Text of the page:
APT selected as NASA KSC Small Business Prime Contractor of the Year

For Immediate Release:  Our APT SMASS III team at Kennedy Space Center, FL, has won NASA – National Aeronautics and Space Administration Small Business Prime Contractor of the Year Award! The NASA Small Business Industry Awards (SBIA) recognize the outstanding Small Business Prime Contractor, Small Business Subcontractor, Large Business Prime Contractor, and Mentor-Protégé Agreement that support NASA in achieving its mission.

The award citation reads: “All involved from the first line employees to the company Corporate level are to be highly praised as the contractor was selected as KSC’s Fiscal Year 2020 Small Business Prime Contractor of the Year in recognition of their superior performance on the SMASS III contract. The contractor’s efforts have proven to be invaluable as they have consistently performed at the highest level and routinely going above and beyond what is required to ensure the success of the Government and its partners. SMASS III’s diligence, pursuit of excellence, and responsiveness in executing their role within SMA embodies the spirit of this award.”

This is a huge honor for our employee-owned ESOP company and we are proud of all the hard work that made this very prestigious award possible!

John R. Fellows,
Chief Executive Officer
A-P-T Research, Inc.
“Providing Safe Solutions”

Stacking Complete for Twin Space Launch System Rocket Boosters

APT is proud to be a part of this program!
Stacking Complete for Twin Space Launch System Rocket Boosters

Stacking is complete for the twin Space Launch System (SLS) solid rocket boosters for NASA’s Artemis I mission. Over several weeks, workers used one of five massive cranes to place 10 booster segments and nose assemblies on the mobile launcher inside the Vehicle Assembly Building (VAB) at NASA’s Kennedy Space Center in Florida. Engineers with Exploration Ground Systems placed the first segment on Nov. 21, 2020, and continued the process until the final nose assembly was placed on March 2. Prior to the arrival of the core stage, the team will finish installing electrical instrumentation and pyrotechnics, then test the systems on the boosters. When the SLS core stage arrives at Kennedy, technicians will transport it to the VAB, and then stack it on the mobile launcher between the two boosters. The SLS will be the most powerful rocket in the world, producing up to 8.8 million pounds of thrust during its Artemis I launch.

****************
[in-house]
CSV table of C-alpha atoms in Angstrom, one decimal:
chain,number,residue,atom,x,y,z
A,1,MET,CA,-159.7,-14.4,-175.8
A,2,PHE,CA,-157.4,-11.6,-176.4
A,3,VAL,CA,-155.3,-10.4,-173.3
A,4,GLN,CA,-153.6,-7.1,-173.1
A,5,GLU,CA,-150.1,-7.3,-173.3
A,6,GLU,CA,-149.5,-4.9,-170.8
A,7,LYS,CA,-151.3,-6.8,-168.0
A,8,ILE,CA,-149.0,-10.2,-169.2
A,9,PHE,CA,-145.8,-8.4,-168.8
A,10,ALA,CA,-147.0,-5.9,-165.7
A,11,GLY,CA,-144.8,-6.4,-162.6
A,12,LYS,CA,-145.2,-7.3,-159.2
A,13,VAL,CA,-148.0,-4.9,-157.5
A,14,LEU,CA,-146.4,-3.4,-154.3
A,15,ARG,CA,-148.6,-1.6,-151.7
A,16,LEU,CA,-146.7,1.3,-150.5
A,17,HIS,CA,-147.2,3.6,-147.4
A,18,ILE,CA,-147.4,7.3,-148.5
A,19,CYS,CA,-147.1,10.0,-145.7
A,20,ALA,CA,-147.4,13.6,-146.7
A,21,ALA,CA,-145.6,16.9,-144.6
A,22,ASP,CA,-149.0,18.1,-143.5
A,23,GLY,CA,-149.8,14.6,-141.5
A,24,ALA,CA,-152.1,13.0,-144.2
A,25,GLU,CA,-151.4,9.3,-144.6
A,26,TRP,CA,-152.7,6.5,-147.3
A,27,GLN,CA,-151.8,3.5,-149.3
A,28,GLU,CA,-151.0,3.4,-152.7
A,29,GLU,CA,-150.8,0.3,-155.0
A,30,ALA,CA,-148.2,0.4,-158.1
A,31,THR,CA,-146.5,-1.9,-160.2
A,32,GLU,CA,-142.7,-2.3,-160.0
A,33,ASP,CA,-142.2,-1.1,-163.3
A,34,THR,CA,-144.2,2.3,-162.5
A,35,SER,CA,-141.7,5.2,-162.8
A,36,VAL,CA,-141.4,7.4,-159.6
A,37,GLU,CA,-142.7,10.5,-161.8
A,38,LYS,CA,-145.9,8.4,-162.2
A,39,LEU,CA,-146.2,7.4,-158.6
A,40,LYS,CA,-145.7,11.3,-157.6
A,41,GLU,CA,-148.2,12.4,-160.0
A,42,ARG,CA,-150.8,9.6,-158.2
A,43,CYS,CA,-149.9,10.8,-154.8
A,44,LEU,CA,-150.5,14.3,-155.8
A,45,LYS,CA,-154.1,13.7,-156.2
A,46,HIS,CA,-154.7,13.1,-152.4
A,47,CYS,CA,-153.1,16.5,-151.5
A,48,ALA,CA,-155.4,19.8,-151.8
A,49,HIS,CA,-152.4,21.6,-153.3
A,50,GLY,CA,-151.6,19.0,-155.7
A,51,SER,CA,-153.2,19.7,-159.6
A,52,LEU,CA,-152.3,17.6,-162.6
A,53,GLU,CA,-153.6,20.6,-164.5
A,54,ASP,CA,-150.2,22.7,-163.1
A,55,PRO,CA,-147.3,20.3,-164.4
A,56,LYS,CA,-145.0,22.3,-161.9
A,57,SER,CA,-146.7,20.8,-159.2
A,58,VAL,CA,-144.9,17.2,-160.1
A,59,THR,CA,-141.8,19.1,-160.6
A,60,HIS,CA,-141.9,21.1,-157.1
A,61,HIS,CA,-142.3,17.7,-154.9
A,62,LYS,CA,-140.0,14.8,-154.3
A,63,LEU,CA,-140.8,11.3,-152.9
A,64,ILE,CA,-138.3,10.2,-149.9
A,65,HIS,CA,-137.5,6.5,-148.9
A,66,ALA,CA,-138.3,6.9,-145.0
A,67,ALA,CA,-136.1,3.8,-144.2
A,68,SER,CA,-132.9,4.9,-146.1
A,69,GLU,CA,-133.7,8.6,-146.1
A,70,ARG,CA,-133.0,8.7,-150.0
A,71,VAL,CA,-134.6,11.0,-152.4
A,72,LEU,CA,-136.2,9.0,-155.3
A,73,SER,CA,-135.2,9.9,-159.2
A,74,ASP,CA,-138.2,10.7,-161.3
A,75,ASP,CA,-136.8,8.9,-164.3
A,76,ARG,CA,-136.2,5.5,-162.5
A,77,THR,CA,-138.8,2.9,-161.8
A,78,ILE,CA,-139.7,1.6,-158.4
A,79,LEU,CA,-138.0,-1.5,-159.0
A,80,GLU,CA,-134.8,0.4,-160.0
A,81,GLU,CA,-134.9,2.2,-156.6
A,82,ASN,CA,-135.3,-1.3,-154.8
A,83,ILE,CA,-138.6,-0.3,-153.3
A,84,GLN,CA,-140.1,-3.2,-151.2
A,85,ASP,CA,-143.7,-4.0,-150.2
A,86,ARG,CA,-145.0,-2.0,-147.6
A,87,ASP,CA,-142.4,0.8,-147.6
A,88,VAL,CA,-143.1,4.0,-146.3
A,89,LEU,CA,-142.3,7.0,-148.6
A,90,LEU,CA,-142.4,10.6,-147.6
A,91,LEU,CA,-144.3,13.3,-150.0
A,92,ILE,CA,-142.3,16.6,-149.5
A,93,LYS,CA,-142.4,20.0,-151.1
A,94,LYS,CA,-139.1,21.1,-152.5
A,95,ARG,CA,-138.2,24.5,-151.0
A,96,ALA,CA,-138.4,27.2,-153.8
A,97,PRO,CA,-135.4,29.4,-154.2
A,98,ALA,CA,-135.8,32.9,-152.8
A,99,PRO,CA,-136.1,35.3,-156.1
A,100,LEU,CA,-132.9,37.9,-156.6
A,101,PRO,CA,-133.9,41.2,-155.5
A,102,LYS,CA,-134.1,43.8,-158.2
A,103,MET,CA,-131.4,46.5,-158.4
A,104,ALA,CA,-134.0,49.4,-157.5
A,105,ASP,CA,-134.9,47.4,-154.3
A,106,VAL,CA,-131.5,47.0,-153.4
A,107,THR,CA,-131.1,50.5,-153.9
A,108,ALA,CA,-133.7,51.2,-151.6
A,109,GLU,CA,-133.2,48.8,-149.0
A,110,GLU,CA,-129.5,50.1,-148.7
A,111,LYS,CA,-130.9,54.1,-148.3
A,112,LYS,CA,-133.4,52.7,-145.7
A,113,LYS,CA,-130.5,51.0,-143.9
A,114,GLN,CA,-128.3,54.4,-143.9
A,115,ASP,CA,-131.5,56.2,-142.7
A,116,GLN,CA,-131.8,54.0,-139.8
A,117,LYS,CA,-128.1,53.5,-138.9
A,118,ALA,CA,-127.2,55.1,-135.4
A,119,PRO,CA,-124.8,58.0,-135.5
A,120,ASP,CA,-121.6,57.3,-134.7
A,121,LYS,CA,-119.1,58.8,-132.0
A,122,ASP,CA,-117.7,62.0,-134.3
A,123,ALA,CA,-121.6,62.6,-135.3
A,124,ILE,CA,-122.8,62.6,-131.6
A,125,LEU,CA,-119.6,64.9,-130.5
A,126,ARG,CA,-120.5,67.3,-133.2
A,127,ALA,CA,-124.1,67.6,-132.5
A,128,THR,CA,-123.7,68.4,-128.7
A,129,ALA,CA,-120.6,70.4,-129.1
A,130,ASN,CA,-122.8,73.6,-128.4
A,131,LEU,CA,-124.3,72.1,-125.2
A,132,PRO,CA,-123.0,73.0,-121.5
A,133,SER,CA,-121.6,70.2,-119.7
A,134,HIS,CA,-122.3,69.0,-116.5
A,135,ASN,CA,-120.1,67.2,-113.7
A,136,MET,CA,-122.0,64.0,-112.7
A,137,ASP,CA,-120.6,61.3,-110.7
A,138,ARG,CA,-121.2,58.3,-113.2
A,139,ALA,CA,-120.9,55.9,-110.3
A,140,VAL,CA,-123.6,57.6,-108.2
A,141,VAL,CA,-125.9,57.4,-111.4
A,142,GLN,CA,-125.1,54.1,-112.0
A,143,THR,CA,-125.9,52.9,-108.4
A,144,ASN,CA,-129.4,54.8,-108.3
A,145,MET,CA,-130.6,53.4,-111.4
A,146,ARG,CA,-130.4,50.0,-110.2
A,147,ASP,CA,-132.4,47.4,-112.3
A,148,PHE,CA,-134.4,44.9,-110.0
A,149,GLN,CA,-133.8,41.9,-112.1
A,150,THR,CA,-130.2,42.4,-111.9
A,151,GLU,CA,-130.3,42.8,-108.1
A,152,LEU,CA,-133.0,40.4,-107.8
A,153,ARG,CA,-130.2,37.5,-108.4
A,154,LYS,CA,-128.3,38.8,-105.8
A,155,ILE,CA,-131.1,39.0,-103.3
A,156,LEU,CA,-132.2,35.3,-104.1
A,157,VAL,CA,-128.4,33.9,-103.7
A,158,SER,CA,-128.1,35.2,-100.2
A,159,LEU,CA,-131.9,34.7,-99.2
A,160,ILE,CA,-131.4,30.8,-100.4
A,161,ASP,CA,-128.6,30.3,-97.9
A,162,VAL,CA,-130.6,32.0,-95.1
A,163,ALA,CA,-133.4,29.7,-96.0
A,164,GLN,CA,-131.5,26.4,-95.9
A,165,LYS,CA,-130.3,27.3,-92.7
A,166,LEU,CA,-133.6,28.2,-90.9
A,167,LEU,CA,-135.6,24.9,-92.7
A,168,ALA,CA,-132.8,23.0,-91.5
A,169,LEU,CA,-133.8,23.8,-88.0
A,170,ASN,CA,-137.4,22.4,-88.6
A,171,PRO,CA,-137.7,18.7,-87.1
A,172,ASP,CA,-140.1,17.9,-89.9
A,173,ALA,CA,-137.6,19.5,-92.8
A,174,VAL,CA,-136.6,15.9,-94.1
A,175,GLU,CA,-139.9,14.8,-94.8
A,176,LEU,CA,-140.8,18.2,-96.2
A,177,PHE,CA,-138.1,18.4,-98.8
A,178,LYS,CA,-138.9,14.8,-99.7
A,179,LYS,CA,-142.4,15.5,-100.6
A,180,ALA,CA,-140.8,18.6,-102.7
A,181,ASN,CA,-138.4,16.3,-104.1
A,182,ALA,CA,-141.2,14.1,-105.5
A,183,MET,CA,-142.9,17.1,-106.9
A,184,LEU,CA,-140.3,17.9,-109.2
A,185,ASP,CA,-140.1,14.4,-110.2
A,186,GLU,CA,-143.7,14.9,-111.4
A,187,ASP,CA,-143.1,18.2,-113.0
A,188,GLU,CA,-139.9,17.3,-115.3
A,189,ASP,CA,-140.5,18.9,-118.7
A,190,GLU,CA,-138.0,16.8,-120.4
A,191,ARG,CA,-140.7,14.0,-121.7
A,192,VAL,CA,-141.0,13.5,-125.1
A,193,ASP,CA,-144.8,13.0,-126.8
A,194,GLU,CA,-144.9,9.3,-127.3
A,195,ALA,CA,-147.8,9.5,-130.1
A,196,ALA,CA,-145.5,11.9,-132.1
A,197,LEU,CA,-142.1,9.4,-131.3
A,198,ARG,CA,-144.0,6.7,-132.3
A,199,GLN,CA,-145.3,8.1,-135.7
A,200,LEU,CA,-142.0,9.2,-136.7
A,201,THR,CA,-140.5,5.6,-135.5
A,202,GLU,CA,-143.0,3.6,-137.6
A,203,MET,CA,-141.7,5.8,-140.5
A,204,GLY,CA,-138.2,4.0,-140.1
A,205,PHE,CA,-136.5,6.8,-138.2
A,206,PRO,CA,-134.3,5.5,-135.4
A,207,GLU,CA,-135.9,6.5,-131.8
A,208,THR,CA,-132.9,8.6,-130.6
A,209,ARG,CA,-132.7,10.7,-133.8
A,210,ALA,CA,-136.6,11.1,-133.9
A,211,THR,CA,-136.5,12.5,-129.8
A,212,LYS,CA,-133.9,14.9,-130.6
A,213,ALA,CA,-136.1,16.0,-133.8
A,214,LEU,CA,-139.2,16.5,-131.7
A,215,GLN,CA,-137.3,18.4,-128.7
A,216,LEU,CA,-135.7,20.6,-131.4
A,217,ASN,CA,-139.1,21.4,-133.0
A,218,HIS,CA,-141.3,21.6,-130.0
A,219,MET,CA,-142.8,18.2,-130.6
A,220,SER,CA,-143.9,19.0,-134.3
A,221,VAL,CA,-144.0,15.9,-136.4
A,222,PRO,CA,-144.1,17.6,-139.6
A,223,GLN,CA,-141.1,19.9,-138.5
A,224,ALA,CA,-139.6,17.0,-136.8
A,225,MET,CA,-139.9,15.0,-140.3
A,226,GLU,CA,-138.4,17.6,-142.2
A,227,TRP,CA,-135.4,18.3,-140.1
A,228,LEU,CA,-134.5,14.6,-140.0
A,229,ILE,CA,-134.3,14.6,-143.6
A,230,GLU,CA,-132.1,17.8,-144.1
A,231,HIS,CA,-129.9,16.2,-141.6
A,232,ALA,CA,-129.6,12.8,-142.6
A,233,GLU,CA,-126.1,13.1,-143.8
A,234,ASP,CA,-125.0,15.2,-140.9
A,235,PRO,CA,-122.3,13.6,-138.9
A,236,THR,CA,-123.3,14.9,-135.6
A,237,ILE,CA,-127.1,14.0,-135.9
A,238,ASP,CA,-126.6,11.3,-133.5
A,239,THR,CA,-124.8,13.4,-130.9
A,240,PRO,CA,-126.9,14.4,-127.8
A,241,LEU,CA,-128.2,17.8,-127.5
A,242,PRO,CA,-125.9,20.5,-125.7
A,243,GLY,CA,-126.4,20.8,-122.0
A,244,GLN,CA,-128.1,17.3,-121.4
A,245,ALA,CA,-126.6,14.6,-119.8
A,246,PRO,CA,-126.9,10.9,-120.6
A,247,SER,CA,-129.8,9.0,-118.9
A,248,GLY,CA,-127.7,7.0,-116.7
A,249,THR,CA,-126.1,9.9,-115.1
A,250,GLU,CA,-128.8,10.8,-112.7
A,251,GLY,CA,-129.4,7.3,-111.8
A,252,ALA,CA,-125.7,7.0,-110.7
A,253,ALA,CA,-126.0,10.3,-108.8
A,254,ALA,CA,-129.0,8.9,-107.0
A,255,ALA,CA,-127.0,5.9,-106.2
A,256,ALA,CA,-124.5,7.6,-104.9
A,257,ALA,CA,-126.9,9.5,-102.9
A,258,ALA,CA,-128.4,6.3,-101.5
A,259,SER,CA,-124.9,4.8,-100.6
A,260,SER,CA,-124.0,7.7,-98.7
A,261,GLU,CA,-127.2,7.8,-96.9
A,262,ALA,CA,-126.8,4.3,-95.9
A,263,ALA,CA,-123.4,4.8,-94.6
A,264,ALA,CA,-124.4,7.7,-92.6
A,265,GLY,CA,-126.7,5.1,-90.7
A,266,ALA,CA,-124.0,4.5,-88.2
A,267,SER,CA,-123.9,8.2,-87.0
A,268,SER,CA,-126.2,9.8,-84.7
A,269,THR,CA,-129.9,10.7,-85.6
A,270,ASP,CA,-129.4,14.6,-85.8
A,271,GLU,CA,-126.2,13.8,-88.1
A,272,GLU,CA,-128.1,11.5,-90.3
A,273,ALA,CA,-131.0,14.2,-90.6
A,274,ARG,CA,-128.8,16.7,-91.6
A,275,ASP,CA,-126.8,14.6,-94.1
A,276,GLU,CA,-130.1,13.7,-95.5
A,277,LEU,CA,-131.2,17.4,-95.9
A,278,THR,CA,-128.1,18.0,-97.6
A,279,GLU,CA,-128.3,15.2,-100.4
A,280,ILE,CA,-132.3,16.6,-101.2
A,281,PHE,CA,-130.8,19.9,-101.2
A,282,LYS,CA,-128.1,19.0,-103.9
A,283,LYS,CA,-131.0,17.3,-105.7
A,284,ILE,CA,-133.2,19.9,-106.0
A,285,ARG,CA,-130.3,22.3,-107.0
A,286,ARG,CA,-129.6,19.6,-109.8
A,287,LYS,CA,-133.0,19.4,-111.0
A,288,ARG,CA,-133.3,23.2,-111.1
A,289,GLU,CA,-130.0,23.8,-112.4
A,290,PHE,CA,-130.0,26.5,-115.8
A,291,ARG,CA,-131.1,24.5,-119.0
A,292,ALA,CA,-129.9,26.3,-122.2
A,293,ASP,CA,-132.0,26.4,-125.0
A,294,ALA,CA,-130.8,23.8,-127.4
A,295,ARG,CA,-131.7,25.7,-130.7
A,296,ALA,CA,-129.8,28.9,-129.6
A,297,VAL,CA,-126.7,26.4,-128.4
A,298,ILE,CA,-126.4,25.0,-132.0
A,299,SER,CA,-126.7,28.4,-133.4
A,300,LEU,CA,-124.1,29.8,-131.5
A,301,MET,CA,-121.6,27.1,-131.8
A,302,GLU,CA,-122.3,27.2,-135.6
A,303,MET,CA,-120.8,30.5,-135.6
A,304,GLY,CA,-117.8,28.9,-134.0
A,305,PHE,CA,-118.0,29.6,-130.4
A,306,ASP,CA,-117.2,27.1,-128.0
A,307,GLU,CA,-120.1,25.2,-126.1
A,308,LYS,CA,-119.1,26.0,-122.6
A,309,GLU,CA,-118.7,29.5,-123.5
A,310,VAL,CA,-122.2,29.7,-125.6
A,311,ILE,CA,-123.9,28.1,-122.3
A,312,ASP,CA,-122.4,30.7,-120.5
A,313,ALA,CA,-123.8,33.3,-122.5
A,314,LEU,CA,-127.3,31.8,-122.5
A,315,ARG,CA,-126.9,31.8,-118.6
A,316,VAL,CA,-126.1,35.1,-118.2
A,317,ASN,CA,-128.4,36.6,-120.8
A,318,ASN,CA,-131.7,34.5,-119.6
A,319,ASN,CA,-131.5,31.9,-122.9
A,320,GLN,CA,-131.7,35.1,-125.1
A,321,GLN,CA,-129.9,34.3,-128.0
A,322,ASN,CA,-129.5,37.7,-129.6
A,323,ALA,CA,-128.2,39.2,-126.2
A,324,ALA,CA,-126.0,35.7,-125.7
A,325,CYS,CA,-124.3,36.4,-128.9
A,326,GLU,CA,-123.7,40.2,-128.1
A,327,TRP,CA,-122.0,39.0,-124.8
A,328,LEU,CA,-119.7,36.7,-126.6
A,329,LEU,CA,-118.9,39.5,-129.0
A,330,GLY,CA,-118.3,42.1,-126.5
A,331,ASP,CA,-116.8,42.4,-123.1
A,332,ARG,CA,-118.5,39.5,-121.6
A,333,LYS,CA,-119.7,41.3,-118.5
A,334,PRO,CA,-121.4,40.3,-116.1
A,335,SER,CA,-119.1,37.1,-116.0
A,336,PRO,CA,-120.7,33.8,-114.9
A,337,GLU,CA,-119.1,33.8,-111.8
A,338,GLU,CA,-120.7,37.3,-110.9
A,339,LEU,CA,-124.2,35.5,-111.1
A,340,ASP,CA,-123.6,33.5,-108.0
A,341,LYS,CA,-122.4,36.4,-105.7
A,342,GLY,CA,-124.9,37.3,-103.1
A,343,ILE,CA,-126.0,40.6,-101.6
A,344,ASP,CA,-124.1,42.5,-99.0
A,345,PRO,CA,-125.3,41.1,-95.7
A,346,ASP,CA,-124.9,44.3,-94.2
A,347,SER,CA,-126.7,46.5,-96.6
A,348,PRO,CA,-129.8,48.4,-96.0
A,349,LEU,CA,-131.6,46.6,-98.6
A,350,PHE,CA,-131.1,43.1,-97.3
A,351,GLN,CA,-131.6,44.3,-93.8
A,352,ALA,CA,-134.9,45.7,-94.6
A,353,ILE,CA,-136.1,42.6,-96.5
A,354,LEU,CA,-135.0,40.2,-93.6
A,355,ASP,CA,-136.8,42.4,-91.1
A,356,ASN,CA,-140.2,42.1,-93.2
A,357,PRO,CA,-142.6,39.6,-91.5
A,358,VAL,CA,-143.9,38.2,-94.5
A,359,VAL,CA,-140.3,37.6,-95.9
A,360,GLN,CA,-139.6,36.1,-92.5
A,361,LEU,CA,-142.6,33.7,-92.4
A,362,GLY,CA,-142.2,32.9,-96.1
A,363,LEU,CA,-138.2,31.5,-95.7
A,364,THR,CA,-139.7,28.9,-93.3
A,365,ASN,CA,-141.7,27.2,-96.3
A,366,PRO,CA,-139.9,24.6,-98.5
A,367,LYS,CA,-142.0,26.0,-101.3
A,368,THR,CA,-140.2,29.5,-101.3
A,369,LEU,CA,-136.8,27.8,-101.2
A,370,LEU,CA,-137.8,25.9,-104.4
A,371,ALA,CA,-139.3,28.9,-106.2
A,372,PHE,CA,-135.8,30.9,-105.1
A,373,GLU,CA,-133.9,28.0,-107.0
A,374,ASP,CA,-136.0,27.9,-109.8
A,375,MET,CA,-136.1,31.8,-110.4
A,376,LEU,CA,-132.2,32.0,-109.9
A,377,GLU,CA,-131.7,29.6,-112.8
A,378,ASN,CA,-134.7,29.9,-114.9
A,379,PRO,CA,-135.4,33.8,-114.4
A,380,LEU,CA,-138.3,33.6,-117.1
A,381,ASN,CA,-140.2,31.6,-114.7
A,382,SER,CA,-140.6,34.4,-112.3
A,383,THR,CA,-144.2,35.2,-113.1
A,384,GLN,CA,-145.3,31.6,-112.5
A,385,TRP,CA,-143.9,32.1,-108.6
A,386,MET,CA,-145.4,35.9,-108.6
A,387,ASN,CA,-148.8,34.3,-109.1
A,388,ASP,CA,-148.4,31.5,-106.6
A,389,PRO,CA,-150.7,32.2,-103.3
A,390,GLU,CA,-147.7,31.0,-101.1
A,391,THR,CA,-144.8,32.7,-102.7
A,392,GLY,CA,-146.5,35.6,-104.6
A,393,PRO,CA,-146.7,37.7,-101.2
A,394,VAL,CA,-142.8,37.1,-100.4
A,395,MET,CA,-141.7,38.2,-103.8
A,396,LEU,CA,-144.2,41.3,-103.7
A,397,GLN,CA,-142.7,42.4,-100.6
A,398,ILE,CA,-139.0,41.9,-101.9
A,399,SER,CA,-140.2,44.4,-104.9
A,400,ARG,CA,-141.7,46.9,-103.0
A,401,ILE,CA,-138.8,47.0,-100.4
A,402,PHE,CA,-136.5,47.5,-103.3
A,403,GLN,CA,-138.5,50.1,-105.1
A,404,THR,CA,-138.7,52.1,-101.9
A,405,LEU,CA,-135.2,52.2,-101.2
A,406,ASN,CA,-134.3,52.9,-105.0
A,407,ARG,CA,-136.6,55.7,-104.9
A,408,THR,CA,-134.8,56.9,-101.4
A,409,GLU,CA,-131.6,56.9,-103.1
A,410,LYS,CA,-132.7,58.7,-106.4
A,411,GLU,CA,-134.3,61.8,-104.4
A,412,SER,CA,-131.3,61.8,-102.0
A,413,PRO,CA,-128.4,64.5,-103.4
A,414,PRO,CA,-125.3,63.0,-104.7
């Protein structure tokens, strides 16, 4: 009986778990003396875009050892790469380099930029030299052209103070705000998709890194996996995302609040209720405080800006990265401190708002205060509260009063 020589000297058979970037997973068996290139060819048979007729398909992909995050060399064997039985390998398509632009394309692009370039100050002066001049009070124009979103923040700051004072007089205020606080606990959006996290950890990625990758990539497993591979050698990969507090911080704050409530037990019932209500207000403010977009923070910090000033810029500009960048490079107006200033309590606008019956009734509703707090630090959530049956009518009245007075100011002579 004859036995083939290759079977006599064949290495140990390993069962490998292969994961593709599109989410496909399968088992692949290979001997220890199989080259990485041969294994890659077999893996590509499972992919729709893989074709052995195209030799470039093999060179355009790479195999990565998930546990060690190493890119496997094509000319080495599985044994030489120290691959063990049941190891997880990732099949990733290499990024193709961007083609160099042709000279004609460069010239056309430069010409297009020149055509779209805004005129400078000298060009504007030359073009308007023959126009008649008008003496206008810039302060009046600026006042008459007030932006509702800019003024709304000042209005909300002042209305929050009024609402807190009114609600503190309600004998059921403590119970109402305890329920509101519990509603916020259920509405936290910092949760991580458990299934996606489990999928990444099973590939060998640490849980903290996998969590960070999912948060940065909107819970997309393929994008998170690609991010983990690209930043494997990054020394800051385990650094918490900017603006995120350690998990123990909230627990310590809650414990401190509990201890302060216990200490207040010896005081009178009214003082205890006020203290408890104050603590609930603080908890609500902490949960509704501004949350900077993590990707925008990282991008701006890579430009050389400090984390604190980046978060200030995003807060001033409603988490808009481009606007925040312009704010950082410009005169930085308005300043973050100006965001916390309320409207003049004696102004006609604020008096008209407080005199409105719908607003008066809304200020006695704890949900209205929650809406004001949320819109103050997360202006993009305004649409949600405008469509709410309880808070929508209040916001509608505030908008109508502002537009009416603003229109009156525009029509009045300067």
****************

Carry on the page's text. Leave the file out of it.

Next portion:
Artemis I will be an uncrewed test of the Orion spacecraft and SLS rocket as an integrated system ahead of crewed flights to the Moon. Under the Artemis program, NASA aims to land the first woman and the next man on the Moon and establish sustainable lunar exploration.

Credit: NASA

International System Safety Society Awards

Scientific Achievement Award

APT is pleased to announce that it received the International System Safety Society (ISSS) Scientific Achievement Award, which recognizes significant contributions to the advancement of system safety through research and development programs. The award was presented as part of the 38th annual ISSS Conference.